About Marriage Contracts in Ontario
Marriage contracts can be entered into either prior to or during marraige. The intent of a marriage contract is to address any potential issues that may arise if and when the relationship of the parties breaks down. What is important to know is that once consummated, marriage contracts are binding upon the parties, and are enforceable by the court. Most parties generally enter into marriage contracts when one or both of the parties have a substantial amount of property or other assets that they wish to protect in the event that the marriage breaks down. Other reasons that parties may pursue marriage contracts include the parties wanting a predictable division of property and other assets so as to reduce any conflict or stress if the relationship were to break down, one of the parties entering into the marriage may have a substantial debt that the other does not want to assume in the event that the relationship were to break down, one or both parties may be bringing children into the marriage and the parties may want to stipulate parental responsibilities or support obligations, one or both parties may have been previously divorced and may want to feel secure in relation to their personal assets and financial interests, or either party may expect to receive a gift or inheritance from a family memeber or relative and does not want to include same in any equalization payment. However, in most cases those entering into marriage contracts simply wish to avoid the presumption in the Family Law Act that all assets accumulated by the parties during the marriage are to be divided equally between them upon its breakdown.
Marriage contracts are subject to the same legal requirements as are cohabitation agreements and separation agreements. A marriage contract must be set out in writing, signed by both parties, and witnessed. In addition, the parties should not be under the age of majority or suffer from any legal disability, and the agreement must clearly identify each party and the nature of their rights and obligations to one another. Both parties must also enter into the agreement freely and without undue pressure, influence, or coercion. It is also important that each party disclose in full their finances and be represented by a lawyer or at a minimum receive independent legal advice otherwise the agreement may be less reliable in the future and can thus be open to dispute.
Marriage contracts can be quite convoluted when it comes to drafting the agreement as it is not always easy to objectively predict the position of each party upon the breakdown of their relationship. For instance, one party may own a business at the outset of the relationship and many years later if that party's relationship breaks down he or she may have several new affiliated businesses as well as multiple investments that became available solely because of the excess capital from the original business or its affiliated entities. As it is obvious, this makes tracing capital difficult which thereby necessitates a careful and thorough analysis when drafting the agreement. However, marriage contracts are generally negotiated with precision given the complexity of issues that may arise. It is for this reason that legal representation or independent legal advice is highly recommended. By retaining a lawyer the parties will receive legal advice as to what the terms of the agreement mean, how their rights can be affected now and in the future, what the parties responsibilities are towards eachother, and what will happen in the event that the marriage breaks down. This helps to ensure that the contract cannot easily be overturned later on down the road in the event that one party claimed they did not understand what they were entering into when the agreement was consummated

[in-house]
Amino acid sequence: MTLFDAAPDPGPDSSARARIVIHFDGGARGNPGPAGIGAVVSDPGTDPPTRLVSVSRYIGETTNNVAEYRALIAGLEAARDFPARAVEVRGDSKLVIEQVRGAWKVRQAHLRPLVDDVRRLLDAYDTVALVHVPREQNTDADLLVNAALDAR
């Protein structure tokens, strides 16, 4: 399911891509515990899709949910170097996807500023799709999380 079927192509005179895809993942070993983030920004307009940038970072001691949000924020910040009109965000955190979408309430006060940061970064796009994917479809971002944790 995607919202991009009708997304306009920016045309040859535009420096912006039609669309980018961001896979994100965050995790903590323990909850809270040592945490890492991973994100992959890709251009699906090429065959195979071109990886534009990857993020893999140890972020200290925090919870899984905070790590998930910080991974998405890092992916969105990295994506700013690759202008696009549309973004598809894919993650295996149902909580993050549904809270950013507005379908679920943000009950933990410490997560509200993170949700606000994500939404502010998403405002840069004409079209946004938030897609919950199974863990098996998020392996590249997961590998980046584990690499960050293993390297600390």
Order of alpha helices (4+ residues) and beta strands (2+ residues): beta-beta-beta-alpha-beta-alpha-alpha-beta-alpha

If you are interested in having a marriage contract drafted it is important to understand what can be included in the said agreement. For instance, a few examples as to what type of provisions can be included include how property and assets will be divided upon the breakdown of the relationship, how title to property and other assets will be held during the marriage including title to the matrimonial home and to the parties bank accounts, whether the parties will share in the cost of the purchase of new assets, how unexpected windfalls will be dealt with including a lottery win, how household expenses will be divided between the parties during the marriage, how retirement savings will be equalized, and whether support will be provided by one party to the other.